Think before you click on a link, regularly check your social media security settings and pay more attention to what information you could accidentally reveal in a “selfie” posted online.
Those were some of the tips given by a cybersecurity expert who spoke March 9 at the University of West Florida Conference Center.
Glenda Snodgrass, who is the lead consultant and project manager at The Net Effect, gave those recommendations and many others in a wide ranging talk entitled “Cyber Self Defense: Protecting Your Online Identity.” The talk was part of the UWF Center for Cybersecurity’s Lecture Series and efforts to promote cybersecurity awareness in the community, and was sponsored by UWF’s Center for Cybersecurity, the College of Business and the College of Science and Engineering.
“(Snodgrass) is primarily engaged in drafting network security protocols and developing security awareness training programs, in addition to conducting security related workshops and delivering cybersecurity defense presentations,” said Dr. Eman El-Sheikh, director for the Center for Cybersecurity, who introduced Snodgrass.
The ways information can be stolen online are on the rise, and cybercrime is now more profitable than the illegal drug trade, Snodgrass said.
“So it’s not about hacking anymore; it’s about making money,” Snodgrass said. “Once it becomes about making money, it’s for profit, not for fun. All the rules change and the scale changes.”
Whenever someone surfs the World Wide Web, they should have a heightened awareness, similar to what they would exhibit if they were traveling to an unfamiliar place, Snodgrass said.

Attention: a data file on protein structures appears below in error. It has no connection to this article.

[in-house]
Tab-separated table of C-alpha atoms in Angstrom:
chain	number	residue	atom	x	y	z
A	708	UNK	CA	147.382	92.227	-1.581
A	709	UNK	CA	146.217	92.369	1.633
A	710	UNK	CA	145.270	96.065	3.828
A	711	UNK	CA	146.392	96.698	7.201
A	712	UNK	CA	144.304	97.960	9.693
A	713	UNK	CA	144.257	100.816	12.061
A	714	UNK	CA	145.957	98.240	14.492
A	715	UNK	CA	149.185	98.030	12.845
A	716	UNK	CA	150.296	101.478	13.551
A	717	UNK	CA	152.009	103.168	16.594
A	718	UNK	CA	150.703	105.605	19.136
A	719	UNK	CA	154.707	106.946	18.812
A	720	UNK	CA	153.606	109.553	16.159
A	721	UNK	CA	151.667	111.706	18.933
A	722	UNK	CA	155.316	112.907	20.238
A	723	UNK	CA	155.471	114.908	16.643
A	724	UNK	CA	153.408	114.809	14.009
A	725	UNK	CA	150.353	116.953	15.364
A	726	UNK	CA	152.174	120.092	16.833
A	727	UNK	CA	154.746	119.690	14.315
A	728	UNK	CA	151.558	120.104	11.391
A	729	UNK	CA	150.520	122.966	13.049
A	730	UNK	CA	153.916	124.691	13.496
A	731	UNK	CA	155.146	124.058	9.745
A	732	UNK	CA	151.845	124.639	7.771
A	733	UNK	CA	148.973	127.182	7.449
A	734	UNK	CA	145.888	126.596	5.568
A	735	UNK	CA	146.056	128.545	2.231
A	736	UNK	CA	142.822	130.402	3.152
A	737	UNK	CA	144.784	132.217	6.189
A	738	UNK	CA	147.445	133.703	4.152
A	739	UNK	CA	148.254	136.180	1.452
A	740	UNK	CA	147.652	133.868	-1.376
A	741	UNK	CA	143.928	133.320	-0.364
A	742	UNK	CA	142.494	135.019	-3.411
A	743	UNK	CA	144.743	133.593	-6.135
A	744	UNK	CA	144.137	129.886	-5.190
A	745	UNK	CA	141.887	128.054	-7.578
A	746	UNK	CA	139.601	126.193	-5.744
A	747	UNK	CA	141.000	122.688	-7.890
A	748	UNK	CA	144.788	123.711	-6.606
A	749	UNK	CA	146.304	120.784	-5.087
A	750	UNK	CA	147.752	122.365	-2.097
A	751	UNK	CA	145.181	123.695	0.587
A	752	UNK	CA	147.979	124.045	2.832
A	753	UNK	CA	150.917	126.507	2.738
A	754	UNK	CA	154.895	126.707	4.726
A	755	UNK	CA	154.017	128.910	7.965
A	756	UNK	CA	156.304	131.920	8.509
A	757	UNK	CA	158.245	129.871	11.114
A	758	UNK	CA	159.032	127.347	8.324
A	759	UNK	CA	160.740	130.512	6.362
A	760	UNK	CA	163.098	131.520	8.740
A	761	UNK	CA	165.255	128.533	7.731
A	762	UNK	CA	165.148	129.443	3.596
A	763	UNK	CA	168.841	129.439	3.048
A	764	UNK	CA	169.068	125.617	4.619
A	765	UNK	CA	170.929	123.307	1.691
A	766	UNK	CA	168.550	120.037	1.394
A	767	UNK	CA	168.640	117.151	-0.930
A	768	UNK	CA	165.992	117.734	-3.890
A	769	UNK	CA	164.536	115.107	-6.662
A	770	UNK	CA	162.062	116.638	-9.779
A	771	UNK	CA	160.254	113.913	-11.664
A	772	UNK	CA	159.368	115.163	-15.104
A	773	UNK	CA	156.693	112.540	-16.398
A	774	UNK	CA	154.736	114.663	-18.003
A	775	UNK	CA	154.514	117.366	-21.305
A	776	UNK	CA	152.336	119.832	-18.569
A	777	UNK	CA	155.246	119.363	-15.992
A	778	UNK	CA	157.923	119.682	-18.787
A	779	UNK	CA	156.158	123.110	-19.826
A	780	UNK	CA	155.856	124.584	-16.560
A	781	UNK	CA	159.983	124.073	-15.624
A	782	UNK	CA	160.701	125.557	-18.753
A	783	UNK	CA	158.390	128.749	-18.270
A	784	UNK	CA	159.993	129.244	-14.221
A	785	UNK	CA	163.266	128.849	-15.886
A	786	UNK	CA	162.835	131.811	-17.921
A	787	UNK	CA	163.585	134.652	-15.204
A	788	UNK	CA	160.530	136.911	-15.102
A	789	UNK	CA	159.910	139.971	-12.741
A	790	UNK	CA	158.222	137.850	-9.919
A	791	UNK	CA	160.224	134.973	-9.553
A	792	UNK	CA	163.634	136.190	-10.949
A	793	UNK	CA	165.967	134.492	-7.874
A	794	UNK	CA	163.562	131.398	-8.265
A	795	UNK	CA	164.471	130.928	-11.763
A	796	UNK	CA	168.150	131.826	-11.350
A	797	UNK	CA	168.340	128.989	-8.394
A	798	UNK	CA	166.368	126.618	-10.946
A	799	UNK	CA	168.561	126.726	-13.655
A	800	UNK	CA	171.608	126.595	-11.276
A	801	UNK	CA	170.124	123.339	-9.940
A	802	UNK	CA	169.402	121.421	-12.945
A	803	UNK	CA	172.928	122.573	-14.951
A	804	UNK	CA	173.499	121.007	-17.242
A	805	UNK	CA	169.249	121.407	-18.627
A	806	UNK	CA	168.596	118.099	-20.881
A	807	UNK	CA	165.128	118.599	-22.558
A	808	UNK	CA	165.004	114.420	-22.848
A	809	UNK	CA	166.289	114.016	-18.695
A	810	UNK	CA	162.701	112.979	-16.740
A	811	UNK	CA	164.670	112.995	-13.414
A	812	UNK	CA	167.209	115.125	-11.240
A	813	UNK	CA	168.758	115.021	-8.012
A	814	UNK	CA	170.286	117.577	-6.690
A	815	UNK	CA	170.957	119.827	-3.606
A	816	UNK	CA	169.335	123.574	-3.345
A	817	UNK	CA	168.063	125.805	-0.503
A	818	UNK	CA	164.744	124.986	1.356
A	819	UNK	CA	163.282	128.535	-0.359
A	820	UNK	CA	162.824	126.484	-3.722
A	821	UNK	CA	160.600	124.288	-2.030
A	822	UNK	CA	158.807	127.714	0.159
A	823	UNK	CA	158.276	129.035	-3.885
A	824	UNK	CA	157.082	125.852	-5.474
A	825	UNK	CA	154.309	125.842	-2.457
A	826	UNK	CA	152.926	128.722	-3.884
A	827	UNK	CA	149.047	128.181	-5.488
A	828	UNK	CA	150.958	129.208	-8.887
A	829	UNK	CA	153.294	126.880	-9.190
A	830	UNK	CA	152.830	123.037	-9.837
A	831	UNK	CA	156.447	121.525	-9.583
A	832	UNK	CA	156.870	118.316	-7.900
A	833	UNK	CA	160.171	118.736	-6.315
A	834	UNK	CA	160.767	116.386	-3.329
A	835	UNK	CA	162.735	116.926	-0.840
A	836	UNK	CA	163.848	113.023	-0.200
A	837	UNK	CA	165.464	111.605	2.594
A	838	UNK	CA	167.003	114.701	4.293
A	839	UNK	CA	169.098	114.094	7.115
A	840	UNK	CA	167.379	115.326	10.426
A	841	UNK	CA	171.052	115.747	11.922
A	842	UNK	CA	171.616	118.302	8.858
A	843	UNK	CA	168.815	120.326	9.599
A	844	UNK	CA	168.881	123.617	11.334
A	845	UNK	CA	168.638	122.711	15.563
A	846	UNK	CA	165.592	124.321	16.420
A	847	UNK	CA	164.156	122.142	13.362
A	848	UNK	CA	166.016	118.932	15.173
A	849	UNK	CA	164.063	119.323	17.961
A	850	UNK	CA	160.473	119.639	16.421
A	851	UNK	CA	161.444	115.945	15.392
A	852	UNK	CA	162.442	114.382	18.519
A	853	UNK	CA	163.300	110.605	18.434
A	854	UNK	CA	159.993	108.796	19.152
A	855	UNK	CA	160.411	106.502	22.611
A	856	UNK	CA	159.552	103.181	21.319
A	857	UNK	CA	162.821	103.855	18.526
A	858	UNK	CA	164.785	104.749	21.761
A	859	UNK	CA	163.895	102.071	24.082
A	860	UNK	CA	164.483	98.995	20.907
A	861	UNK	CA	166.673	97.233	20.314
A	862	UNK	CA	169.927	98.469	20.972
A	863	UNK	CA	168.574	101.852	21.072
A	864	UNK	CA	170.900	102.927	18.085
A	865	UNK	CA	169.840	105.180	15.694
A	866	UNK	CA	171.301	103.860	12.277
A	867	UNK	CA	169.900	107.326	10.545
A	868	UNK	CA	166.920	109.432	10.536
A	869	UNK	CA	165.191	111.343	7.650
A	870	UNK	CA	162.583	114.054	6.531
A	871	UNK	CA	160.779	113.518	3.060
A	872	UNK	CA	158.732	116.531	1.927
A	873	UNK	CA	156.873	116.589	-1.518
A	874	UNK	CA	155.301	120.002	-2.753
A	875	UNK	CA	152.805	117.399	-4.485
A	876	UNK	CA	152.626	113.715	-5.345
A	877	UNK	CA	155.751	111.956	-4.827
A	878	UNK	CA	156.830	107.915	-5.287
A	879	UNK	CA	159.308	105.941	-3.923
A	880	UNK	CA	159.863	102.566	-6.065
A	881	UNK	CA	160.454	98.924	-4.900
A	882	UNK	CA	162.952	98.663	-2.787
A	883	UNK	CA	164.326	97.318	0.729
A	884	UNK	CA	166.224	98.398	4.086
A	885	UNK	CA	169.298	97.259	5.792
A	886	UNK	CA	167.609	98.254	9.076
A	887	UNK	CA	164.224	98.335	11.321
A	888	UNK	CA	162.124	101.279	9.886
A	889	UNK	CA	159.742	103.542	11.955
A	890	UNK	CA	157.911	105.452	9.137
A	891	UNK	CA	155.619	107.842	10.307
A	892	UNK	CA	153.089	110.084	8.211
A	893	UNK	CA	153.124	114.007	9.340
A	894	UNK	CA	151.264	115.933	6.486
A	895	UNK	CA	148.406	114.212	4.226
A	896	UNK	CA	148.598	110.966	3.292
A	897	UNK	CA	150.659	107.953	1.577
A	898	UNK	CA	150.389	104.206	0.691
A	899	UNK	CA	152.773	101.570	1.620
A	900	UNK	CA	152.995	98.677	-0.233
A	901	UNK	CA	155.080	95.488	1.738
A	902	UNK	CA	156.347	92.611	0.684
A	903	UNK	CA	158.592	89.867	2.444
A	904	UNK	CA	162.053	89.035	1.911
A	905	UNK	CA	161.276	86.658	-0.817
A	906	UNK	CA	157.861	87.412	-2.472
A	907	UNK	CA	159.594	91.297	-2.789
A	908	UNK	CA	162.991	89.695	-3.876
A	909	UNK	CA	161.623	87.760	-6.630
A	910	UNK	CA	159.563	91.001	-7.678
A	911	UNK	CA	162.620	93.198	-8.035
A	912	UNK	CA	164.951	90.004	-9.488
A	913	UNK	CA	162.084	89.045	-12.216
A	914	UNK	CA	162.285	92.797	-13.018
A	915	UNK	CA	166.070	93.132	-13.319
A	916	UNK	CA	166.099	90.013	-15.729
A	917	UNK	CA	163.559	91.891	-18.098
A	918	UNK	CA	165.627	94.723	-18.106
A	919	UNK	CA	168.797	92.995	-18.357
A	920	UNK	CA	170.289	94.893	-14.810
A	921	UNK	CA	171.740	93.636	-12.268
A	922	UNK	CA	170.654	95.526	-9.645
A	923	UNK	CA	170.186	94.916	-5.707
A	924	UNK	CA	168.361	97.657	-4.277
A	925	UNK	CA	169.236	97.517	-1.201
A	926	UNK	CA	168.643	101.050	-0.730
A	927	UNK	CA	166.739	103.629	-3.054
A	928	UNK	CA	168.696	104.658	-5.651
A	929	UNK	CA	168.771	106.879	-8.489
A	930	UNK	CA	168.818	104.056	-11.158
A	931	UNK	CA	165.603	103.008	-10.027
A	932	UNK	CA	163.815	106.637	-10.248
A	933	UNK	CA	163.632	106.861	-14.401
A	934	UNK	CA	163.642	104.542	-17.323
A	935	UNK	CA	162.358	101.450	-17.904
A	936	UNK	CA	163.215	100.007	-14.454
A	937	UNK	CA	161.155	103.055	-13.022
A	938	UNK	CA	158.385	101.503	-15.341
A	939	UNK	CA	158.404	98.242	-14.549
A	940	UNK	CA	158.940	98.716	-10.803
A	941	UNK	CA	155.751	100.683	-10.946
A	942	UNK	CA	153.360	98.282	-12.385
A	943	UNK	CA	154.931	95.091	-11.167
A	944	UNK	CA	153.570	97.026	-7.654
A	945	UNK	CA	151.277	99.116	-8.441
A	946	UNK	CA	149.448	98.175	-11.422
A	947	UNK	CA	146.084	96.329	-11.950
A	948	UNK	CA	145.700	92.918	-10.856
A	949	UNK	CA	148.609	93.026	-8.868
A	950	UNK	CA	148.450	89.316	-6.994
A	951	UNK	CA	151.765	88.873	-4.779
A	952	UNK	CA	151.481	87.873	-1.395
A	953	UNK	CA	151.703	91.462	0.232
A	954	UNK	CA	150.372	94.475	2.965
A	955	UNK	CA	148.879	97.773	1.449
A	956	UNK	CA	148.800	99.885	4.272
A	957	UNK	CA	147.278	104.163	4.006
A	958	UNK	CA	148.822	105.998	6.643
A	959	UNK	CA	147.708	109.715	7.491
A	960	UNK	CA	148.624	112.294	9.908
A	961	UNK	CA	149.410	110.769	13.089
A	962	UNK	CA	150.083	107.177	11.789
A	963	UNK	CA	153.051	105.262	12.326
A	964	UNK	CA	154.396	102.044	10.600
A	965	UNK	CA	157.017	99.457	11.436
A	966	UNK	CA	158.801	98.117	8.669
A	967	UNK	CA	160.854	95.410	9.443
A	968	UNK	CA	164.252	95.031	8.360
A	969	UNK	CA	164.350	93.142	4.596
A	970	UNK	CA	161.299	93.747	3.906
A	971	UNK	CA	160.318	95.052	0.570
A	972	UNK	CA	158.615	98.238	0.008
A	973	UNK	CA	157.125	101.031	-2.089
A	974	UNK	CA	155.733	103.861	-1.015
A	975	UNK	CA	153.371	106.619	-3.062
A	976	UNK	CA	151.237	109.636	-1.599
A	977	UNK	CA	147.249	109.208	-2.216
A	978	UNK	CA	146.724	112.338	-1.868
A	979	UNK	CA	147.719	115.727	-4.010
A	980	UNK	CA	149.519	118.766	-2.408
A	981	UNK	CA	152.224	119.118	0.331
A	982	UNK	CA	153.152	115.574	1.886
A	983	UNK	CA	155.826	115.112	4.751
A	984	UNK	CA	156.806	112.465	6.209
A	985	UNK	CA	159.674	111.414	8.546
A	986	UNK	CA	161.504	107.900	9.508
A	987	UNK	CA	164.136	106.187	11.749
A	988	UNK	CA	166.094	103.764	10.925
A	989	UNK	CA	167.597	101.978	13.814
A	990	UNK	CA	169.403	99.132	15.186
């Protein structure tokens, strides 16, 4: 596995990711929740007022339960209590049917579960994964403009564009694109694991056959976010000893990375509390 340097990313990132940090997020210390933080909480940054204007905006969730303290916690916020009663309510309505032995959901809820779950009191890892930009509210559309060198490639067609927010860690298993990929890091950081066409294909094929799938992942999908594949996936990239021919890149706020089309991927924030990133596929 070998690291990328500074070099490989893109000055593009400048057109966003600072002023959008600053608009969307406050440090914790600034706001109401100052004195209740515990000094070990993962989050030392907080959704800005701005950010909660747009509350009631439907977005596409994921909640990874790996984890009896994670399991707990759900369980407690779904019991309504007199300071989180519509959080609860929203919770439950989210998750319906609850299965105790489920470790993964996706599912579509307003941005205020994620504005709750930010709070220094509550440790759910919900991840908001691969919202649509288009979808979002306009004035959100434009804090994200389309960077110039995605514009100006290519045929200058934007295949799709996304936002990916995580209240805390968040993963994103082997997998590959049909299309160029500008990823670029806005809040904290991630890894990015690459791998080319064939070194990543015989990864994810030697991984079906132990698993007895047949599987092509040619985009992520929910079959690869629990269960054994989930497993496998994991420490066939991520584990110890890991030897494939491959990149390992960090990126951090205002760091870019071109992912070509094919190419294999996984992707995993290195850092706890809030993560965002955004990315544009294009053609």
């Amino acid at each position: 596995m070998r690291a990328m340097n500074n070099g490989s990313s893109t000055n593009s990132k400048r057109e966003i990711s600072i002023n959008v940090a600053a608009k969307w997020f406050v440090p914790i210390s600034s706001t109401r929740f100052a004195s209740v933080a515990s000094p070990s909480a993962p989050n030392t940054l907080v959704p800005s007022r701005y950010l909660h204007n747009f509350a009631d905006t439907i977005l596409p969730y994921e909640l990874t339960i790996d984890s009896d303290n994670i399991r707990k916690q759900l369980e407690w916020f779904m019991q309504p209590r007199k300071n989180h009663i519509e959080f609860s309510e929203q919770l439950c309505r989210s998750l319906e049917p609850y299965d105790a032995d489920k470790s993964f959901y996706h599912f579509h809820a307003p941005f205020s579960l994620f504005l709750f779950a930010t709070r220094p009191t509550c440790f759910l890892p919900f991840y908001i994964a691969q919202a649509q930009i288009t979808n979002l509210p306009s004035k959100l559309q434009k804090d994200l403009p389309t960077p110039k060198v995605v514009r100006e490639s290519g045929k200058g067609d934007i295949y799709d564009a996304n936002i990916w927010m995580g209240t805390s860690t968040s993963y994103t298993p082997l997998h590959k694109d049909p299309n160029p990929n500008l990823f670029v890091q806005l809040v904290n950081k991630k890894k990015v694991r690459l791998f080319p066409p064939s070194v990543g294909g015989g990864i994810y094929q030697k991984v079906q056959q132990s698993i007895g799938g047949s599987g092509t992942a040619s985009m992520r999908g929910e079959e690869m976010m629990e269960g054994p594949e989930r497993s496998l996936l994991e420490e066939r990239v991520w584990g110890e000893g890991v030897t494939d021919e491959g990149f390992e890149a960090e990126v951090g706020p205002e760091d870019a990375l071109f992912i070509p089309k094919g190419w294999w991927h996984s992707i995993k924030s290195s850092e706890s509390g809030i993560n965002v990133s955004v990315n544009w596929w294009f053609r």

“Every email that you open, every link that you click on in a browser is another bus ride, another train ride, another plane ride to another city, another state, another country,” Snodgrass said. “If you take that level of awareness with you when you are reading email or surfing on the Internet, it will change your perspective. It will raise your skepticism.”
Snodgrass showed examples of information that had accidentally been revealed – such as Wi-Fi passwords – from photos that had been posted online. Other critical information, including location, could be available in “selfie” photos and they should be closely examined before being posted online, Snodgrass said.
While antivirus software should be installed on all computers, it shouldn’t be the sole line of protection because some anti-virus scanners can’t catch up to new malware, Snodgrass said.
Snodgrass also recommended against modifying a phone from its factory settings, a process commonly referred to as rooting.
“Rooting your phone is like going home and taking all the doors and all the windows out of the frames and putting them in the attic,” she said. “You have no protection whatsoever on your device when you root it.”
Coming up with strong passwords for email and social media accounts was also recommended by Snodgrass. She said those passwords should also not be reused or recycled.
“Cybercrime is big business, and criminals are increasingly exploiting people to circumvent automated protection systems,” Snodgrass said.
This article is part of a collaboration between WUWF and the UWF Center for Research and Economic Opportunity.